When he comes home, the story shows the father seeing him “from afar”, meaning the father has been watching the horizon.  When he recognizes his son, he runs to him.  This was unheard of in this culture.  This son had wronged the father, and the father’s running to the son was the height of indignity.  Then he threw himself on the son, hugging the young man who probably reeked of pigs.  The father bestows all the symbols of sonship on his son once again, the ring, the robe and the sandals.  There was no earning of this favor.  It was sheer mercy.  Then the father throws a party.

This is a picture of God.  God is a father who so loves his errant children, there should be no fear, ever, in returning home to him.

Another interesting part of the story is the reaction of the older son, who is jealous of all the attention being paid to his treasonous brother.  He had, after all, been the perfect son, staying behind, caring for the father’s interests, and doing a double share of the work.  However, it is clear he also wants something from his father.  He wants recognition and reward.  He wants to be considered better than his brother.  He is a model of the religious person who hopes to earn reward from God by “being good enough”.  He hopes to earn through works what the father gives through grace.  He has no understanding of his father’s heart, nor does he truly love his father.

The summary of the whole story is this father has two sons who neither love him nor appreciate him for who he is.  None of their actions show a care for the father or a putting of the Father’s interests first.  In that way, neither of the sons is truly the better son.  Both are in the relationship for what they can get out of it.  One is just more socially acceptable.

Again, we see the father who loves both his sons when neither has earned the father’s love.  How like God and his human children.  Who of us can say we truly put God first.  Who of us can say we truly love God with our whole heart, mind, soul and strength.  Thank God, through his grace and revelation of himself, some of us are beginning to come to our senses.  He has a long way to take us yet, before we understand His heart, appreciate Him and begin to become like Him.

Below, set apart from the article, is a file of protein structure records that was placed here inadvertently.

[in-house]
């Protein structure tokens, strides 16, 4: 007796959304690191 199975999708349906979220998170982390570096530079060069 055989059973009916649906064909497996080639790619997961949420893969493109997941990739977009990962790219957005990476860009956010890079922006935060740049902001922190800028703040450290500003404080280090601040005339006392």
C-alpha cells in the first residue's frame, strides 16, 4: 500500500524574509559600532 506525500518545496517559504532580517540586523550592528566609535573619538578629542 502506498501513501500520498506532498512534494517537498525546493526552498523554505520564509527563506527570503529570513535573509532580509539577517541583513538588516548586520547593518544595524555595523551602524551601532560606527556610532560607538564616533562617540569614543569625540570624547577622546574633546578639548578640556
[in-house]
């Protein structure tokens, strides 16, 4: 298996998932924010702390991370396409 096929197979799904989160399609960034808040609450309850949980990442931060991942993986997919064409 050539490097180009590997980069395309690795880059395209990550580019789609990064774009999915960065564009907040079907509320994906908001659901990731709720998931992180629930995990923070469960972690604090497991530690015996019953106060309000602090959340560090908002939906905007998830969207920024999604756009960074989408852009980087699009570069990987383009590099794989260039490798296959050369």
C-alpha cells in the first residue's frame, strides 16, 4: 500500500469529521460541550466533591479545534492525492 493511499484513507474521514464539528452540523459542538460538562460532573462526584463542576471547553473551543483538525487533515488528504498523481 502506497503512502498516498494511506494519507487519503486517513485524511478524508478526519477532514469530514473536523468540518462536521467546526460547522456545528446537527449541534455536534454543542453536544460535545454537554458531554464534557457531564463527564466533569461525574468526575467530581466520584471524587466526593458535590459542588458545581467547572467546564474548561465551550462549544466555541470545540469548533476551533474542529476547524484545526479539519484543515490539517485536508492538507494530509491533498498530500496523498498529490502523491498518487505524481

Grace and the Lamp

July 16, 2009

This story was told to me by an old man when I was a young mother. 

 When he was a young boy, his mother had a treasured antique lamp that had been in her family for several generations.  It was always a house rule there was to be no rowdy playing in the house.  While alone in the house, the boy entertained himself by playing “fetch” with his dog by throwing a slipper.  One throw went astray, the lamp tipped, and ended up in pieces on the floor.  His heart sank, and he waited in dread for his mother’s return.

His mother came in, assessed the situation, and looked at the boy.  ” I did it”, he admitted, and cringed as he awaited her anger and his punishment.  “I’m going to teach you a lesson you’ll never forget” she said.  He cringed again.  “I could tell you about God’s grace” she said, “or I could show you how it works.  I forgive you.”  And she explained that grace costs the giver, and love doesn’t count the cost.  She hugged him then.  It was a lesson he would never forget.

Those Who Haven’t Heard

September 2, 2008

Christians have always believed that salvation comes through faith in Jesus Christ.  That has always raised the troublesome question “What about those who haven’t heard of Jesus”.   I have no trouble with the doctrine that says “The wages of sin is death, but the gift of God is eternal life in Christ Jesus our Lord.”  Rom 6:23.  Yes, the life, death and resurrection of Jesus merited life for all of us.  Only God himself in the form of a sinless man could atone for the sins of men.  But how do we “get in on” this blessing?  The bible says its through faith, but again, what of those who haven’t heard?

One day, while reading the gospel of Luke, I came across the parable of the Pharisee and the Tax Collector (Luke 18:9-14)  “To some who were confident of their own righteousness and looked down on everybody else, Jesus told this parable:

Two men went up to the temple to pray, one a Pharisee and the other a tax collector.  The Pharisee stood up and prayed about himself: ‘God, I thank you that I am not like other men–robbers, evildoers, adulterers–or even like this tax collector.  I fast twice a week and give a tenth of all I get’.  But the tax collector stood at a distance.  He would not even look up to heaven, but beat his breast and said, ‘God have mercy on me, a sinner.’  I tell you that this man, rather than the other, went home JUSTIFIED (my capitols) before God.  For everyone who exalts himself will be humbled, and he who humbles himself will be exalted.